[Note: This review may not be used elsewhere without written permission of its author, Beverly Slapin. Copyright 2008 by Beverly Slapin. All rights reserved.]
Menchú Tum, Rigoberta (Maya), and Dante Liano, translated from the Spanish by David Unger, color illustrations by Domi (Mazateca). Groundwood, grades 4-up:
The Girl from Chimel. 2003
The Honey Jar. 2006
The Secret Legacy. 2008
In 1992, Indigenous and human rights activist Rigoberta Menchú Tum’s Nobel Peace Prize brought to a world audience the truths of the U.S.-orchestrated and –supported Guatemalan government’s 36-year campaign of genocide against the Maya peoples there—and of one of the longest guerrilla resistance movements in Latin America. After her brother and mother were “disappeared” and her activist father was tortured and burned alive in the assault on the Spanish Embassy in 1980, Menchú went into exile and took up residence in
Despite the hardships and poverty her people have endured—and rebelled against—ever since the Spanish conquest, Menchú’s wonderful recounting of her childhood stories in these titles, in close collaboration with Guatemalan author Liano, shows what it is to live with beauty and integrity, with land, culture and community. Domi’s oil paintings, on a jeweled palette of all the colors of the Maya forests, jungles and mountains, are a luminous symphony of colors and images.
As The Girl from Chimel begins, Rigoberta introduces herself and her village:
I am Rigoberta. Chimel is the name of my village when it’s large, and Laj Chimel when it’s small, because sometimes the village is large and sometimes it’s small. During good times, when there’s honey and the corn is so heavy it bends its green stalks, when the yellow, green, purple, white and multicolored orchids bloom, displaying their beauty, then my village is big and it’s called Chimel. During bad times, when the river dries up and ponds can fit into the hollow of my hand, when evil men walk the earth and sadness can hardly be endured, the village becomes small and is called Laj Chimel. Right now, I’m remembering Chimel…
It is in the hearts of the people of Chimel, then and now, that the old stories reside. Traditionally, told stories such as the ones in Menchú’s trilogy teach children how the world works. For young Rigoberta and other Maya children, this is how they are taught about the history of the land and right behavior; about compassion, courage, and generosity; about asking permission from the nahuales, the spirits who reside in everything; about planting seeds and harvesting fruits; and ultimately, about fighting injustice and struggling for a better world.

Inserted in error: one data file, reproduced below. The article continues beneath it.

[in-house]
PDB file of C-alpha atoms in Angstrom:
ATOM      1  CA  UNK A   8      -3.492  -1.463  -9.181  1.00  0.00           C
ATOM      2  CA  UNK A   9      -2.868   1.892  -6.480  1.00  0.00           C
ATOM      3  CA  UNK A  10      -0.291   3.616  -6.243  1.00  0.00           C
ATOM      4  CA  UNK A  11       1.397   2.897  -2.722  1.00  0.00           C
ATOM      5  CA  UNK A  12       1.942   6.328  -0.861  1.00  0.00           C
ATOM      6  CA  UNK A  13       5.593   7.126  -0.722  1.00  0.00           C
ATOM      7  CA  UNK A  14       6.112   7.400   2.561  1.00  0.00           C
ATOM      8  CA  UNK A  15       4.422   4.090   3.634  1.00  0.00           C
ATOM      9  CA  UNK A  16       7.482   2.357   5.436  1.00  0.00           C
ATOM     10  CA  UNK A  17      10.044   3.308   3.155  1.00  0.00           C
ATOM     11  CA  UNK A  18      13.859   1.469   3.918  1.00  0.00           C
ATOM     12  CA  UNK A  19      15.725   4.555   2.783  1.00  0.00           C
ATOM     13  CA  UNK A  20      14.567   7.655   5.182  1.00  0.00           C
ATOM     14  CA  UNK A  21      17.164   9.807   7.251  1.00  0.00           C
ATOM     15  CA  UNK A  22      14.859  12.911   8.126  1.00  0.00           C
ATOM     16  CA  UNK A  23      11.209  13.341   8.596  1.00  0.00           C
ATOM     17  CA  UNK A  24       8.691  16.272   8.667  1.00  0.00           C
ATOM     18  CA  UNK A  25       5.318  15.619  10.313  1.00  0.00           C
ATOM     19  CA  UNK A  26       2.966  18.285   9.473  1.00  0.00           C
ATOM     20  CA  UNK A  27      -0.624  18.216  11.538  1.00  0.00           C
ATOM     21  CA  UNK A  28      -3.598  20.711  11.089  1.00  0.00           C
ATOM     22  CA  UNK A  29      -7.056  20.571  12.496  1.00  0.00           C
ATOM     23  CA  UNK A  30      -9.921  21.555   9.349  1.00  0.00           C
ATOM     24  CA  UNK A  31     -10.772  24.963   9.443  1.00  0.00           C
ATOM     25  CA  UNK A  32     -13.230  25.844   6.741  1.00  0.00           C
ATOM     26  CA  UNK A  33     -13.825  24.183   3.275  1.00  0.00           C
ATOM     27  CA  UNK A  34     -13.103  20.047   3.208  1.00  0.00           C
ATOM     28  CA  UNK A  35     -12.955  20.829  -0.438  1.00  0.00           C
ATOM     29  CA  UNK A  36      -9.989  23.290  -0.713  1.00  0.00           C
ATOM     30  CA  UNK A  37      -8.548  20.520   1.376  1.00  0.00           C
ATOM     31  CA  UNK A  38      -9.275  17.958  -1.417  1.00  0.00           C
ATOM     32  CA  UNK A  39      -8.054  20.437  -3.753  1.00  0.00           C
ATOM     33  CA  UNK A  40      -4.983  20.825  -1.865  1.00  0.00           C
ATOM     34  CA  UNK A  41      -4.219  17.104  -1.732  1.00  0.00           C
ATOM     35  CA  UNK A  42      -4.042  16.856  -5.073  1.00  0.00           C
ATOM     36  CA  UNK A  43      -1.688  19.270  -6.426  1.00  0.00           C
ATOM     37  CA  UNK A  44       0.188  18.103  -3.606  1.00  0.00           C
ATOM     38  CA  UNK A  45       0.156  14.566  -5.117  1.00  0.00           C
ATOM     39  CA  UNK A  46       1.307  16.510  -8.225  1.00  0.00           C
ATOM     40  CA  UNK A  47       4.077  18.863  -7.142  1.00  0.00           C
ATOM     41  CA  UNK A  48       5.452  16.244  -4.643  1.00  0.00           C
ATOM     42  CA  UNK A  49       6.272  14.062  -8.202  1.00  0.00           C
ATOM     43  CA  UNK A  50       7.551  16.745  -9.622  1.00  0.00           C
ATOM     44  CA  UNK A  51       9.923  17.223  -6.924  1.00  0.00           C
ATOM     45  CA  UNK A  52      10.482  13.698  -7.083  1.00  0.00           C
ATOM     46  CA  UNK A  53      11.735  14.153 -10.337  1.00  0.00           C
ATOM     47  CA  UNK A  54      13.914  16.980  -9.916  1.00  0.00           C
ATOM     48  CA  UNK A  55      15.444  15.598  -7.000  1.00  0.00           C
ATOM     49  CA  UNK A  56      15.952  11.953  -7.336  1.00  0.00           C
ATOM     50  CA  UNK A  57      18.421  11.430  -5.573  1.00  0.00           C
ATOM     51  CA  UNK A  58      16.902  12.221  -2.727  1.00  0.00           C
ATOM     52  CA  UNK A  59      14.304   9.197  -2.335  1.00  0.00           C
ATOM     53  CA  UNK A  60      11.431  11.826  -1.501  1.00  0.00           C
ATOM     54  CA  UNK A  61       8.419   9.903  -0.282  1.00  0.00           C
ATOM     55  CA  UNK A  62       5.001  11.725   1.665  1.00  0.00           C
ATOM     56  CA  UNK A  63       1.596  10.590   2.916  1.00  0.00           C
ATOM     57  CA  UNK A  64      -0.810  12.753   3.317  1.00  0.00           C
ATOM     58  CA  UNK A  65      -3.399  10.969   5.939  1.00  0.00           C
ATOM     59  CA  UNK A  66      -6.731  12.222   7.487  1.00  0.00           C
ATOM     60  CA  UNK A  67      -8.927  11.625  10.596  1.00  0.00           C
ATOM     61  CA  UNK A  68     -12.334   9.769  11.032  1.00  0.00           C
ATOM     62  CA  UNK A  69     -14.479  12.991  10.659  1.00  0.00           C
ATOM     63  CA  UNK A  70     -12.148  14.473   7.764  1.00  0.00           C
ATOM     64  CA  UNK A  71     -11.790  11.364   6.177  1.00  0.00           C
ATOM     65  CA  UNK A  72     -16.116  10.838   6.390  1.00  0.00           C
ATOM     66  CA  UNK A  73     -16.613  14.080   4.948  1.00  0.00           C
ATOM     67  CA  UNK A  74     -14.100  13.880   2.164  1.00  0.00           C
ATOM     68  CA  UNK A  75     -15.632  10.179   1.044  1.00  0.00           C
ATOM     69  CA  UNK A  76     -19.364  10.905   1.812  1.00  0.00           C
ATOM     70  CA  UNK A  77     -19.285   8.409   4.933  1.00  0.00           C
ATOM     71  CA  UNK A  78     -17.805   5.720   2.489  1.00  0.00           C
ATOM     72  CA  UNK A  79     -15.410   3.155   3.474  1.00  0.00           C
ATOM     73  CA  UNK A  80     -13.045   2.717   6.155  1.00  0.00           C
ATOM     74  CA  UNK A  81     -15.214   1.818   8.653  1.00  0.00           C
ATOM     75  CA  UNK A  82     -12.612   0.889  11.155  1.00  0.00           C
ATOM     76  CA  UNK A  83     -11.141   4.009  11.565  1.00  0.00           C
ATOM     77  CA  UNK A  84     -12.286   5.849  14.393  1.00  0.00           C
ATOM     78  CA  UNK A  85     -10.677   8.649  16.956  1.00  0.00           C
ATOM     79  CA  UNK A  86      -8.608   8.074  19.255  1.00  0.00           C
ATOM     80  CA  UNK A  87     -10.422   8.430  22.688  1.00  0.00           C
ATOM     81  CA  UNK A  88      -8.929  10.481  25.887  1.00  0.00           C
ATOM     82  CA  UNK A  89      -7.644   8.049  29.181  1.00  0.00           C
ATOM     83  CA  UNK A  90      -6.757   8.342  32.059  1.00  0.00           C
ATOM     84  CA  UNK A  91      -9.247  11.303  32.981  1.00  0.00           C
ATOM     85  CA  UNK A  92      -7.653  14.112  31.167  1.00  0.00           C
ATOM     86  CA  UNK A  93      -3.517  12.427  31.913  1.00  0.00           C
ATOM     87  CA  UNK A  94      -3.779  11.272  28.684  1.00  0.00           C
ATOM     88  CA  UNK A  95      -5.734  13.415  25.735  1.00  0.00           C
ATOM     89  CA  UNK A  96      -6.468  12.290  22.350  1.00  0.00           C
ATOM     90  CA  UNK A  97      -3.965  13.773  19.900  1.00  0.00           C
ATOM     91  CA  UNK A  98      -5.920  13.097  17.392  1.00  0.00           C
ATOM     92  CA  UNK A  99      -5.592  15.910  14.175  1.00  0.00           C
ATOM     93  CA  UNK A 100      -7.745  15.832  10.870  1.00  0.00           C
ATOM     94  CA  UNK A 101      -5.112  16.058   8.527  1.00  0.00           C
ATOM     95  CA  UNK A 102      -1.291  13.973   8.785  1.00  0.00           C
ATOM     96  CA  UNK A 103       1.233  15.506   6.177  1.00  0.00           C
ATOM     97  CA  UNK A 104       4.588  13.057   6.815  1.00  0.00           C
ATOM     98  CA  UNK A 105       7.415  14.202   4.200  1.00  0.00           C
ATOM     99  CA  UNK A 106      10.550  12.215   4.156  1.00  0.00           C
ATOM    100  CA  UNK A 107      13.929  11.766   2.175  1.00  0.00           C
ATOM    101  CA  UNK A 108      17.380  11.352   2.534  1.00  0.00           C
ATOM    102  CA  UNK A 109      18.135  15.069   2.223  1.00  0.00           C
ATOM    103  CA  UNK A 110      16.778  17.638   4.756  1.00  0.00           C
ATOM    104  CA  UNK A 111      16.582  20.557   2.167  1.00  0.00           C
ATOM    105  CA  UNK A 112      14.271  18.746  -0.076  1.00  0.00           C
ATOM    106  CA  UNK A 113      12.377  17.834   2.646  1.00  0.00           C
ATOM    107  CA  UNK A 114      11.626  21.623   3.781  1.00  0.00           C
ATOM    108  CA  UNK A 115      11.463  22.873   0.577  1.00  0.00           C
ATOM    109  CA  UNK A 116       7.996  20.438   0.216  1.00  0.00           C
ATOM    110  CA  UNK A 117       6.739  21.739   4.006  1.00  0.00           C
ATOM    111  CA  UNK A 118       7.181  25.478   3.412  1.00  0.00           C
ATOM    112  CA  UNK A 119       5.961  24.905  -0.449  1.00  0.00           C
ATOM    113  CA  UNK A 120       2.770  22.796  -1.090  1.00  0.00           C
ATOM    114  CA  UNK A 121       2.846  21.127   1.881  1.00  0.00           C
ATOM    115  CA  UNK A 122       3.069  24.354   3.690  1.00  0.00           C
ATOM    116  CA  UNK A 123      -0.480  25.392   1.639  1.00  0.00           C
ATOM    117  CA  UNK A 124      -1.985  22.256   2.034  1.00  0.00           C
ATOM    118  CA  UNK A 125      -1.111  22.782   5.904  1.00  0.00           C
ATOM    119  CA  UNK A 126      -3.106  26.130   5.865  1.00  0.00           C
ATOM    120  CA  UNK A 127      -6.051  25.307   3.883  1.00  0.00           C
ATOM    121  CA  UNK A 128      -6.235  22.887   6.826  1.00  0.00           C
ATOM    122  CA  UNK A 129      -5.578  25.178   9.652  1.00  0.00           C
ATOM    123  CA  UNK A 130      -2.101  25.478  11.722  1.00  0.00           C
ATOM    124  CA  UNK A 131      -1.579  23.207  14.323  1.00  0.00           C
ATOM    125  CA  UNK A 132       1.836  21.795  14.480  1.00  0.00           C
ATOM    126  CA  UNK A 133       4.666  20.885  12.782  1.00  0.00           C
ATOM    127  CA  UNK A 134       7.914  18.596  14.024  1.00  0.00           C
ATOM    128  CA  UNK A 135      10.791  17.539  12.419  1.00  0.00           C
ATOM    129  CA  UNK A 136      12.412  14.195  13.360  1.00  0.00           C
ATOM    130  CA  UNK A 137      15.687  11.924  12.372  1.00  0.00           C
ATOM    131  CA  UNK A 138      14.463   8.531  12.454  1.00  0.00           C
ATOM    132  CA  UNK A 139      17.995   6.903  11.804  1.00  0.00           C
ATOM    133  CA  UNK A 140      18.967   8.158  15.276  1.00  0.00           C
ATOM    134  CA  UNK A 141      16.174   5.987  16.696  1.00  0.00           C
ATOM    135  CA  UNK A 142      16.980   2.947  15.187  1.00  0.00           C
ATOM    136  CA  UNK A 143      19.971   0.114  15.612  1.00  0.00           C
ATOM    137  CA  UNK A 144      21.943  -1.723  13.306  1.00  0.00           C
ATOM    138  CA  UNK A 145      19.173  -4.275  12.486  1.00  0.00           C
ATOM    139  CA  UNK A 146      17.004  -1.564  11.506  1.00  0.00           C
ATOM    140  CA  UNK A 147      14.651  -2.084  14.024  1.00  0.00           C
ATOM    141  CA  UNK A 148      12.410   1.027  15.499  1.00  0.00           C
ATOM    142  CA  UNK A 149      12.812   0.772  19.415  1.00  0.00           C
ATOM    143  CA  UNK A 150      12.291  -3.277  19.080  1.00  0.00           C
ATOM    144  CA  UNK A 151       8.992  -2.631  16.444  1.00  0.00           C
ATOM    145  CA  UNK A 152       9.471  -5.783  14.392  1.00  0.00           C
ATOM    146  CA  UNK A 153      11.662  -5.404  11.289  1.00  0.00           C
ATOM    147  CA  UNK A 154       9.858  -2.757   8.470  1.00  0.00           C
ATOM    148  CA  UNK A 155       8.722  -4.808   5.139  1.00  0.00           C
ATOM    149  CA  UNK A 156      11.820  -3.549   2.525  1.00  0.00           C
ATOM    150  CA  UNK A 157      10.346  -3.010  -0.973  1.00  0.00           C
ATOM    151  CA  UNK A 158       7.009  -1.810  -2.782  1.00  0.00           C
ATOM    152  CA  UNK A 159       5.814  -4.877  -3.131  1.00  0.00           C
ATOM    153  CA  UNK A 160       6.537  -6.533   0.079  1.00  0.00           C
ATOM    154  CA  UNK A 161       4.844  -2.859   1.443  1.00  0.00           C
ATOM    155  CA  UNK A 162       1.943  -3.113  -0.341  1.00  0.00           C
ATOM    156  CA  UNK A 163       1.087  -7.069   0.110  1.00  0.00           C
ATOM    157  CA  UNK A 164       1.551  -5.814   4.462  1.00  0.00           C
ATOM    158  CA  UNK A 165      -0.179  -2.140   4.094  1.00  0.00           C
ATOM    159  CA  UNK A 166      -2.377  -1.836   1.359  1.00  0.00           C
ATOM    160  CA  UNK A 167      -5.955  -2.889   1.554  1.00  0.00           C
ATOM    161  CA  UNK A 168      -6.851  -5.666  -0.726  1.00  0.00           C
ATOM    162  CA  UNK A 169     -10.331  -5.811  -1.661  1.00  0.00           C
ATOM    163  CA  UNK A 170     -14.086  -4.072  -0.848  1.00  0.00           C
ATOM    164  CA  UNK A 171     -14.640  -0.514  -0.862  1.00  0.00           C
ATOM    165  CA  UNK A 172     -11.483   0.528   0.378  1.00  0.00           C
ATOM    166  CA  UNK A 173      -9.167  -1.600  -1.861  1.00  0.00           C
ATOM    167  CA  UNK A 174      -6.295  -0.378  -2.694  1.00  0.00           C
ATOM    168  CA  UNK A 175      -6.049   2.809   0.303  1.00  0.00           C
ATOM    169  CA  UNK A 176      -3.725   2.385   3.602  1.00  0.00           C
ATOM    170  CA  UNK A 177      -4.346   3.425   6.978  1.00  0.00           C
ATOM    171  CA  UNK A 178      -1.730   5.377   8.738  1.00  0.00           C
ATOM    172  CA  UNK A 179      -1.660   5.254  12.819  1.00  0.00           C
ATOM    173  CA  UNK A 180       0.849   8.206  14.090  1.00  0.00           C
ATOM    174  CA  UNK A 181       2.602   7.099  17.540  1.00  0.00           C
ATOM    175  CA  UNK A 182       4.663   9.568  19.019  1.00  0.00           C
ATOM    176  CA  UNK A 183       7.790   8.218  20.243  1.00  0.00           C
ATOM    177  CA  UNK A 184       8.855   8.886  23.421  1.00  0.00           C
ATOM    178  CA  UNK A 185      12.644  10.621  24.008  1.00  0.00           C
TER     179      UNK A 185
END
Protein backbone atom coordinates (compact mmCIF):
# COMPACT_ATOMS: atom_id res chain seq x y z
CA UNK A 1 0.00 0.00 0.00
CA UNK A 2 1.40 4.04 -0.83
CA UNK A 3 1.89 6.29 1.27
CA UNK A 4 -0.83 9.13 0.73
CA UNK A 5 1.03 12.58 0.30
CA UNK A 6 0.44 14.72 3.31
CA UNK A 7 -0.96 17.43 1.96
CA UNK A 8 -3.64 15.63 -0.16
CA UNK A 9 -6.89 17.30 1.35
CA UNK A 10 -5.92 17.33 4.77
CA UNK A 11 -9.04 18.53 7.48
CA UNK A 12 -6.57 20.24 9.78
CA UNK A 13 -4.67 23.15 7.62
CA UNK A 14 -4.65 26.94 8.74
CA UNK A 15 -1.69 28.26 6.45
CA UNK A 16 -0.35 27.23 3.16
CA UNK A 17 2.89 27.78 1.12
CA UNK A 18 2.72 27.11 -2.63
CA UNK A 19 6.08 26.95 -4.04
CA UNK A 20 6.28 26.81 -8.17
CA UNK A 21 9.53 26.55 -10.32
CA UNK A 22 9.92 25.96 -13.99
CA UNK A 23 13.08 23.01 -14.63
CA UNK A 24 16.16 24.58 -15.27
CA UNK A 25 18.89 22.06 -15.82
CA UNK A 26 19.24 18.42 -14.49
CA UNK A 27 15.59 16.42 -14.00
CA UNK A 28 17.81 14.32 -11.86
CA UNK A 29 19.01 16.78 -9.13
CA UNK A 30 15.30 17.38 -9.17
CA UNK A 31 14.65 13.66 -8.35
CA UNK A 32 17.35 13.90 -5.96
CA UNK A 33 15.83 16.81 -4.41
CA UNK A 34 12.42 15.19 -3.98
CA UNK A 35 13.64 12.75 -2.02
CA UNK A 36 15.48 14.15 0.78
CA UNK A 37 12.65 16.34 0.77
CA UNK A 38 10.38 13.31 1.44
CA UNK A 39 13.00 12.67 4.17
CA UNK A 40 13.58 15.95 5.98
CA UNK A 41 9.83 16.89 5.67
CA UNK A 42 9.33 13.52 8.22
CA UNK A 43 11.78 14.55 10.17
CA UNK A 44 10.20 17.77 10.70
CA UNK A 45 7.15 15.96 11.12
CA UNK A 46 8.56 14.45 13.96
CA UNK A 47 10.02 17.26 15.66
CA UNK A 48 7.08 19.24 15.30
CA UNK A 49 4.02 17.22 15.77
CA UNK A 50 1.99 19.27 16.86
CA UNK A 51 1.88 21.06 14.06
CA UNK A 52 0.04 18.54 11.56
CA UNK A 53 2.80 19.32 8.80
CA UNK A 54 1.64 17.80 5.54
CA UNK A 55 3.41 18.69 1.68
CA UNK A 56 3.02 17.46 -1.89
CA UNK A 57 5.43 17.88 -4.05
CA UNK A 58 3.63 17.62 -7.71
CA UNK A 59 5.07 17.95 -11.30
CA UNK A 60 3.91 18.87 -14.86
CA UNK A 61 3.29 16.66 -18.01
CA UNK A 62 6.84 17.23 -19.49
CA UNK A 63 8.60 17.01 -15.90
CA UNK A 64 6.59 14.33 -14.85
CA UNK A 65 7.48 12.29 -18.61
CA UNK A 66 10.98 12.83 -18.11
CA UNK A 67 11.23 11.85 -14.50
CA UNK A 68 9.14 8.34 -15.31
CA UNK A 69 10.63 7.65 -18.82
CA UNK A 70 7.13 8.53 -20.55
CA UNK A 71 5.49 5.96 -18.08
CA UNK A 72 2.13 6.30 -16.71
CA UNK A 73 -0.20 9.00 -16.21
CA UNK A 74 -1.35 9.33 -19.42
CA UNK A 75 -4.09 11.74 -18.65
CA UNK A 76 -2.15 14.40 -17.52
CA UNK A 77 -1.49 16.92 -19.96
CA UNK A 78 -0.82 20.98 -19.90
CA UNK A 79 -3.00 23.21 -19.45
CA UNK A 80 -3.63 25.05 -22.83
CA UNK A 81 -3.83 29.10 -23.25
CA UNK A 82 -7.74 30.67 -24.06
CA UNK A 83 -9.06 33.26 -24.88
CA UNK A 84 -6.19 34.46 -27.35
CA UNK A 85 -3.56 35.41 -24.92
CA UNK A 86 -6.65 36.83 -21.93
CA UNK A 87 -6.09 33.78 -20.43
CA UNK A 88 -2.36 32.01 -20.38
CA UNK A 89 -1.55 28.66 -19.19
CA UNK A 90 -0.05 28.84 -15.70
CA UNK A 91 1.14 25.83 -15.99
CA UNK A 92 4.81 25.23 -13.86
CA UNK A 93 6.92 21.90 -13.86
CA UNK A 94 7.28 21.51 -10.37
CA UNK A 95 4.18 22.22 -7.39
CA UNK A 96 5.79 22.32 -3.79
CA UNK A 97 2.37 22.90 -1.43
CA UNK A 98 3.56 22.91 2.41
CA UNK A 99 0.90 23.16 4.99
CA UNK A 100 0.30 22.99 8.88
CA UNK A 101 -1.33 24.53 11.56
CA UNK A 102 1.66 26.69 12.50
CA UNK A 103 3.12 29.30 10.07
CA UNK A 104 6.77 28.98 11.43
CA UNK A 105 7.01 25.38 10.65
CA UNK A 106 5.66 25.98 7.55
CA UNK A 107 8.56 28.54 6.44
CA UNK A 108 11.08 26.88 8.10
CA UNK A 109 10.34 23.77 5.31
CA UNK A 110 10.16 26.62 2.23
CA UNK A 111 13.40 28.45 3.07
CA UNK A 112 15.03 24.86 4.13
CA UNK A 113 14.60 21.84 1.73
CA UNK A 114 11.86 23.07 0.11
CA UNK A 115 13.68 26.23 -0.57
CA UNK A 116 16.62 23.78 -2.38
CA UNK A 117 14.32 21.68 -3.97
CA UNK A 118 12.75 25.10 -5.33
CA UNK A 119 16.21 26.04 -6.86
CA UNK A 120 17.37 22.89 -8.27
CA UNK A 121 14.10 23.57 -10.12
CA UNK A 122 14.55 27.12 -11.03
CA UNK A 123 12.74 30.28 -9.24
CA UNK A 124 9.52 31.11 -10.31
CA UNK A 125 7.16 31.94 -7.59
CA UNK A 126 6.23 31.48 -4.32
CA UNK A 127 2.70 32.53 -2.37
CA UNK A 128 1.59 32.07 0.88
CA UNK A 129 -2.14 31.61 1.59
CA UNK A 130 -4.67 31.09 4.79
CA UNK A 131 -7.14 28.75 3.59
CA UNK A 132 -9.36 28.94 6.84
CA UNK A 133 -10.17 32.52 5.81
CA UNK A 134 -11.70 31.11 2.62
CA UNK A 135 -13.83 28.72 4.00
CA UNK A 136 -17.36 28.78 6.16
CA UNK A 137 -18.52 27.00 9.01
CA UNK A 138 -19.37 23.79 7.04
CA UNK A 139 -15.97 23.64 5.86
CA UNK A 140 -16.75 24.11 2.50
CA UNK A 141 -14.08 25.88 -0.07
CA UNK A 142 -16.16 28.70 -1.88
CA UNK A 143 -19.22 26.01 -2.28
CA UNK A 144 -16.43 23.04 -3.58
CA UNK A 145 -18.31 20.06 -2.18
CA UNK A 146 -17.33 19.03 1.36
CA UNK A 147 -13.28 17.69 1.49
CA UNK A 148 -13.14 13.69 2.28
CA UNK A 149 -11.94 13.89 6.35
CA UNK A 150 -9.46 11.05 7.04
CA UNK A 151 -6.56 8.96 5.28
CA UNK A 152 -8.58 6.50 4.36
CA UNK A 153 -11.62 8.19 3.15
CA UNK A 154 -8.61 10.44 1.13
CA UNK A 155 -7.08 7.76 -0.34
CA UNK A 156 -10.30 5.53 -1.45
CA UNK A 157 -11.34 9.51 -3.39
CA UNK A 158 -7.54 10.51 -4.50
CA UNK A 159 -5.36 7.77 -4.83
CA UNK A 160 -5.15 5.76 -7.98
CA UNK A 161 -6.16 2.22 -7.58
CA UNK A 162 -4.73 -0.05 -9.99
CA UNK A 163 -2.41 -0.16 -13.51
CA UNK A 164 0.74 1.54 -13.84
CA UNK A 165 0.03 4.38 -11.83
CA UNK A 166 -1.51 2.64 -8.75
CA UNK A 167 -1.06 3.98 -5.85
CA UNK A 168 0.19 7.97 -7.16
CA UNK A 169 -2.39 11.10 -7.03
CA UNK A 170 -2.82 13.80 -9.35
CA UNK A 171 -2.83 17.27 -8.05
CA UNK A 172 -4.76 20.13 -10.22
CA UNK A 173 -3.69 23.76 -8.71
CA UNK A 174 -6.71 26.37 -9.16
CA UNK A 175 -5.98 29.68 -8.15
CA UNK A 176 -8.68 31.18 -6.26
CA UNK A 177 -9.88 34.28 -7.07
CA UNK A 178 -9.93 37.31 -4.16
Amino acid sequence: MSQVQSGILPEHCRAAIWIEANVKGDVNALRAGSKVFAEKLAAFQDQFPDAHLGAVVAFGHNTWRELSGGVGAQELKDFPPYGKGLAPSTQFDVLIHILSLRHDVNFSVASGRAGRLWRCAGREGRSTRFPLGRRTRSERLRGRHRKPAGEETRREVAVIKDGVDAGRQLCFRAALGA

In The Honey Jar, Menchú imparts some of the cultural knowledge she learned as a child: How Grandfather Sun and Grandmother Moon created the stars, and Mother Earth and Father Sky, whom they carefully instructed in the creation of sea, land, plants, and animals. How each creature was assigned to be a nahual, a keeper of something. How the elders were given power and wisdom and why they deserve respect. What happens when people violate nature’s laws and don’t apologize and what happens when they do. How monkeys are descended from humans (not the other way around). How the weasel taught people to be grateful for what they are given. How a man and a buzzard exchanged bodies and what they learned from their horrible experience. How the hormigo tree, suffering from nostalgia—the illness borne of longing “to sing and release from its heart all the trills the birds had sung throughout its life”—is given the gift of music.